Friday, 11 December 2009

Fla. panel sought to study wrongful convictions

Fla. panel sought to study wrongful convictions

Associated Press Writer
TALLAHASSEE, Fla. -- Sixty-eight lawyers on Friday asked the state Supreme Court to set up a panel to determine why at least 11 innocent people have been wrongfully convicted of crimes including rape and murder in recent years and recommend ways to avoid that happening in the future.

Former Florida State University President Talbot "Sandy" D'Alemberte filed the petition that includes three former state Supreme Court justices a day after an advocacy group announced DNA testing had cleared James Bain for the rape of a 9-year-old boy near Lake Wales.

Bain spent 35 years in prison - the longest stretch behind bars of 245 people who've been exonerated by DNA nationally.

"Wrongful conviction harms society in a number of ways," D'Alemberte wrote. "The innocent citizen suffers loss of income, damage to reputation, stress on family members, and exposure to brutal prison conditions."

It also means innocent people are imprisoned at taxpayer expense while "the actual criminal goes free and remains a danger to society," D'Alemberte wrote.

The creation of such a panel was one of several recommendations in an 2006 American Bar Association study of capital punishment in Florida. The Supreme Court in October clarified standard jury instructions for death penalty cases in response to another recommendation in that study, which found widespread confusion among jurors.

Lawyers signing the petition included former Justices Harry Lee Anstead, Arthur England and Gerald Kogan and former American Bar Association President Martha Barnett.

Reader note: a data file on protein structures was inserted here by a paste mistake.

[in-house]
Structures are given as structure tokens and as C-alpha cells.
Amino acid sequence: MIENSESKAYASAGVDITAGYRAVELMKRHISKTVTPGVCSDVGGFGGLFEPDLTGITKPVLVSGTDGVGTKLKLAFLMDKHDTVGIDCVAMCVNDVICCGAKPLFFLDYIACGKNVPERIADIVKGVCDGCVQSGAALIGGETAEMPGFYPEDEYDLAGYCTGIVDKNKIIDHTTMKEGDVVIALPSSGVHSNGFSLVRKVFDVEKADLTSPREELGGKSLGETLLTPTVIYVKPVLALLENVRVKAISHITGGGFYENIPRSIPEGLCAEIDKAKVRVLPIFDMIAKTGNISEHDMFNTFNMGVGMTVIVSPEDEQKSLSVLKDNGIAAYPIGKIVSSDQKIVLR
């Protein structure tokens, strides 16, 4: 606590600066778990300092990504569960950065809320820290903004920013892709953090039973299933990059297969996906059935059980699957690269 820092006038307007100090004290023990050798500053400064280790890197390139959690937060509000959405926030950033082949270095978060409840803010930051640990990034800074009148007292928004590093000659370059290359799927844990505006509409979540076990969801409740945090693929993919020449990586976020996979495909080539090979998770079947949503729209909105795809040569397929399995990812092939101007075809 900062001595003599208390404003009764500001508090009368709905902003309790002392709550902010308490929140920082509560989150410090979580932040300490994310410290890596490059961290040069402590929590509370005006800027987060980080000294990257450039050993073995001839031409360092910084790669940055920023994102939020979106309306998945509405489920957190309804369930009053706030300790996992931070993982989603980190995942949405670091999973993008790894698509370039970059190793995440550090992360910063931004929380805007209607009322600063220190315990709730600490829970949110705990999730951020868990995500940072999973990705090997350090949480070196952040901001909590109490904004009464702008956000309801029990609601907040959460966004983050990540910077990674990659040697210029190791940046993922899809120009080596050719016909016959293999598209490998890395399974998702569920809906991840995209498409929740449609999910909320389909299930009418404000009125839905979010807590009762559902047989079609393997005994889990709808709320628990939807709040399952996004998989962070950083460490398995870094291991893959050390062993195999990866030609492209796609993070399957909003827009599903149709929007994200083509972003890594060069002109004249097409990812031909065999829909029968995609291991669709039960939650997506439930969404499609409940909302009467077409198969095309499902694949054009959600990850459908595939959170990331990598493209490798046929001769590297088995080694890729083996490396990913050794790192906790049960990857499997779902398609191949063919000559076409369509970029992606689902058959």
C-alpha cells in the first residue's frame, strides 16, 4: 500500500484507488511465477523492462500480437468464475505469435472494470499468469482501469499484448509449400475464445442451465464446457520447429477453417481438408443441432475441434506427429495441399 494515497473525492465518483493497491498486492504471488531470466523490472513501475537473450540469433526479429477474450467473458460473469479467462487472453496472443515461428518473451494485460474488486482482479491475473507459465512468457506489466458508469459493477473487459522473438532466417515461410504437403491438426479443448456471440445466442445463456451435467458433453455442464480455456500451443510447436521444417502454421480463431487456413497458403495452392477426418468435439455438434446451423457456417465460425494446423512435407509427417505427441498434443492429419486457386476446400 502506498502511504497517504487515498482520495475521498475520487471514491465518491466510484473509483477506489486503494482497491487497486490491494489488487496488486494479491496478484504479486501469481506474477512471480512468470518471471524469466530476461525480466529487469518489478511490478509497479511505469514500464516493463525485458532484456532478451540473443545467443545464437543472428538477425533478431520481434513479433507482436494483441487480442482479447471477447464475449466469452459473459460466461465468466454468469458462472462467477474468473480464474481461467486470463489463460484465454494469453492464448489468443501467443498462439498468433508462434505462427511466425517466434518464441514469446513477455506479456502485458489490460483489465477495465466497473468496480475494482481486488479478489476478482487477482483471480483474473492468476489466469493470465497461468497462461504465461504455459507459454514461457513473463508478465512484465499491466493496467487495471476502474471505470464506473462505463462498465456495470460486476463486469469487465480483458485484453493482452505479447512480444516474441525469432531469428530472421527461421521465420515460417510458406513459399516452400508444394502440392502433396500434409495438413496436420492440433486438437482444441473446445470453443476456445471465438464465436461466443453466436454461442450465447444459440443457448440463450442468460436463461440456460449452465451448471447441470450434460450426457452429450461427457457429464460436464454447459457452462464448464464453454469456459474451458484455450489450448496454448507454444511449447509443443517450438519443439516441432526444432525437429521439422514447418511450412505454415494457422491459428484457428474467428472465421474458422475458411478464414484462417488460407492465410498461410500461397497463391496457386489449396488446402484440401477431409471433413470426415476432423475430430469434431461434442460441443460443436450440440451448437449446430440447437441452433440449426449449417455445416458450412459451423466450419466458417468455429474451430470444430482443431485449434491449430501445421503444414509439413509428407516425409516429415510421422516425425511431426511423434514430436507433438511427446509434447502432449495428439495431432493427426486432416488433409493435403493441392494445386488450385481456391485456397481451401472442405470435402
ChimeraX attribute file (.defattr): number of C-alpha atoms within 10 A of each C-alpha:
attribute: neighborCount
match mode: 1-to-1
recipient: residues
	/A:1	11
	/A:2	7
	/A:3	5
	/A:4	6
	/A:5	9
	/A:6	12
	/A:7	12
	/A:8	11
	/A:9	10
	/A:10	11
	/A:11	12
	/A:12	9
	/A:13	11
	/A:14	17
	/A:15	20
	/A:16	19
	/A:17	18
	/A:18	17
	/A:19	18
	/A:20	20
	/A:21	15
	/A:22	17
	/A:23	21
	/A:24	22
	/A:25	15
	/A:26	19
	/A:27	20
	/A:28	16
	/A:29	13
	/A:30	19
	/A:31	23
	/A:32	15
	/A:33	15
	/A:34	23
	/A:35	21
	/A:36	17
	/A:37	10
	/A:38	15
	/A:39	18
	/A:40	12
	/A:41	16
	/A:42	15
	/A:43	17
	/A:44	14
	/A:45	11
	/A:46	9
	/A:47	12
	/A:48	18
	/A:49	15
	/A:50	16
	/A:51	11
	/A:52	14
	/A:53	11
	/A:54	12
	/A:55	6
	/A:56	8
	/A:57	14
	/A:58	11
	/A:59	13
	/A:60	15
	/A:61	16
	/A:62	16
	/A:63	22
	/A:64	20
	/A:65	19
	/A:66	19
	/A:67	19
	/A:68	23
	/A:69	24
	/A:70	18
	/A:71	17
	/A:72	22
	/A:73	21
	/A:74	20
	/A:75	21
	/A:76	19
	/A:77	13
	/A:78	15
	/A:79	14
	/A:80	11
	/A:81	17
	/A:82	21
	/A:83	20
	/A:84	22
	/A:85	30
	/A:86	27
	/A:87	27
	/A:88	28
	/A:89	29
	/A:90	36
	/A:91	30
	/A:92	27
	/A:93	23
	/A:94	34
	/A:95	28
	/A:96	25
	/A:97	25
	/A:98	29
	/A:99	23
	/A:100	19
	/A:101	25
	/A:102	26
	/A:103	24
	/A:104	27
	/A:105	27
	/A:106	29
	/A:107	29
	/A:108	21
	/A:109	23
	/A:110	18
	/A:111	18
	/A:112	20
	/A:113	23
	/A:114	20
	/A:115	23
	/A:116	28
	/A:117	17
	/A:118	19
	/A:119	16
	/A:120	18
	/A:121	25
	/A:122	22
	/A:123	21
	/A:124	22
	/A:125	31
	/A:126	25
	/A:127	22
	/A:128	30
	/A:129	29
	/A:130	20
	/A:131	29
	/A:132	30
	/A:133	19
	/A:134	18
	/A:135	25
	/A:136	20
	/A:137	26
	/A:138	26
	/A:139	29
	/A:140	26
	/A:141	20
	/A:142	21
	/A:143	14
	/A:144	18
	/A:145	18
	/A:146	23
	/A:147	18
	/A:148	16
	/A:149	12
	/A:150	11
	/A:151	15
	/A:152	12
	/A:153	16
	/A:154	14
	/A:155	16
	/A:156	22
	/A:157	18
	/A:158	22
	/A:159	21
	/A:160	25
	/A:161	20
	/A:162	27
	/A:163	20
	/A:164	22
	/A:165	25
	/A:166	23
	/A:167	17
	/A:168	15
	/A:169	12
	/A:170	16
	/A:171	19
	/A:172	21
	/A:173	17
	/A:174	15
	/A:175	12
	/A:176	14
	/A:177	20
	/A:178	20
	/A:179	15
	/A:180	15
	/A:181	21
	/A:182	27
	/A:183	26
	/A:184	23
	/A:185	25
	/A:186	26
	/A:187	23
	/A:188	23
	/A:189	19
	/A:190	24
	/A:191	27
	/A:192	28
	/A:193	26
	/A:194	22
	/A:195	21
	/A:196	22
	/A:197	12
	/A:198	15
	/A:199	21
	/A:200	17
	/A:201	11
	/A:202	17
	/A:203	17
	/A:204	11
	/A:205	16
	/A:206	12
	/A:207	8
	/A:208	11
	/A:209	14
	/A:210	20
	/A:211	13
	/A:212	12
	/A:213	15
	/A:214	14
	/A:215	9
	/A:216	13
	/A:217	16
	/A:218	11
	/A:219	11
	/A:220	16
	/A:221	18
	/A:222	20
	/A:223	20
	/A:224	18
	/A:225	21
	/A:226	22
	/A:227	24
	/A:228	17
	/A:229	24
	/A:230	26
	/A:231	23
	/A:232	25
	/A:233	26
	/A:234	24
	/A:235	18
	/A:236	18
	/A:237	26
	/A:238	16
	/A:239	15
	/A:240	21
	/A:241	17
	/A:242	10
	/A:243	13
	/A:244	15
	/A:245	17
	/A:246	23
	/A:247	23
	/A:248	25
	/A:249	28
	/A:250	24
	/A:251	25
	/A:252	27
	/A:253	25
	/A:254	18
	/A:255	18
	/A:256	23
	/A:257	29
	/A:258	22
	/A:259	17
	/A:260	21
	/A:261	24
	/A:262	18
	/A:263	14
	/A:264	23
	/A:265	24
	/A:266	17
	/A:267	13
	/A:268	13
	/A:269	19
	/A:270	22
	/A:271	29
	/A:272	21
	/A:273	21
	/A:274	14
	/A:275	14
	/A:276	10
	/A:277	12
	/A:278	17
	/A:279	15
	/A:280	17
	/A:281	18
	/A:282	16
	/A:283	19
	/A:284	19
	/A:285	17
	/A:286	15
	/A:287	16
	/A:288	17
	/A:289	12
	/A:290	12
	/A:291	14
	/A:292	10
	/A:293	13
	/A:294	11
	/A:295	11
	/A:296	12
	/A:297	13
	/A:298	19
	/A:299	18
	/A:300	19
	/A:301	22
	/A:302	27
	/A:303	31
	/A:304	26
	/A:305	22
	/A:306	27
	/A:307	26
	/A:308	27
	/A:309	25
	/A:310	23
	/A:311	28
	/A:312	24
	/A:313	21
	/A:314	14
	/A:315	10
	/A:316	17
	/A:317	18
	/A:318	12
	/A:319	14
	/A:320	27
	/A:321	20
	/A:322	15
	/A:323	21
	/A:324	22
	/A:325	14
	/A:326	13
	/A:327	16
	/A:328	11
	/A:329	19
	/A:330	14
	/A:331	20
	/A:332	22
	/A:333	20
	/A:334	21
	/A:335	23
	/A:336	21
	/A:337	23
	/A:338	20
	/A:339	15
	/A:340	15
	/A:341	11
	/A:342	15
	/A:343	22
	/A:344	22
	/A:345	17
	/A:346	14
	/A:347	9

D'Alemberte, also a former American Bar Association president, served on the National Advisory Board of the ABA project. It also examined the death penalty in Alabama, Arizona, Georgia, Indiana, Ohio, Pennsylvania, and Tennessee.

The proposal for a Florida Actual Innocence Commission is patterned after a similar panel in North Carolina, one of several states that have taken similar steps including California, Connecticut, Illinois, Pennsylvania, Texas and Wisconsin.

The North Carolina commission has made recommendations dealing with mistaken witness identification, improper collection, labeling and preservation of evidence, false confessions, inadequate defense and errors by police and prosecutors.

"The exonerations in Florida have shown that some of the same problems exist in this state's criminal justice system," D'Alemberte wrote.

Another incentive for avoiding such miscarriages of justice is to save the state from paying compensation to innocent people who have been wrongly convicted.

The Legislature in 2005 passed a claims bill that gave Wilton Dedge $2 million as compensation for 22 years he spent in prison for a Brevard County rape he didn't commit before he was freed in 2004 on the basis of DNA testing.

Since then a law has been passed that automatically provides $50,000 in compensation for every year an innocent person has spent in prison.

The law, though, exempts those who have had prior convictions. That includes Roger Dale Chapman, who was cleared by DNA testing after spending 27 years in prison for a wrongful murder conviction, also in Brevard.

D'Alemberte is representing Chapman in a pending request to the Legislature for a claims bill that would pay him more than $1 million.

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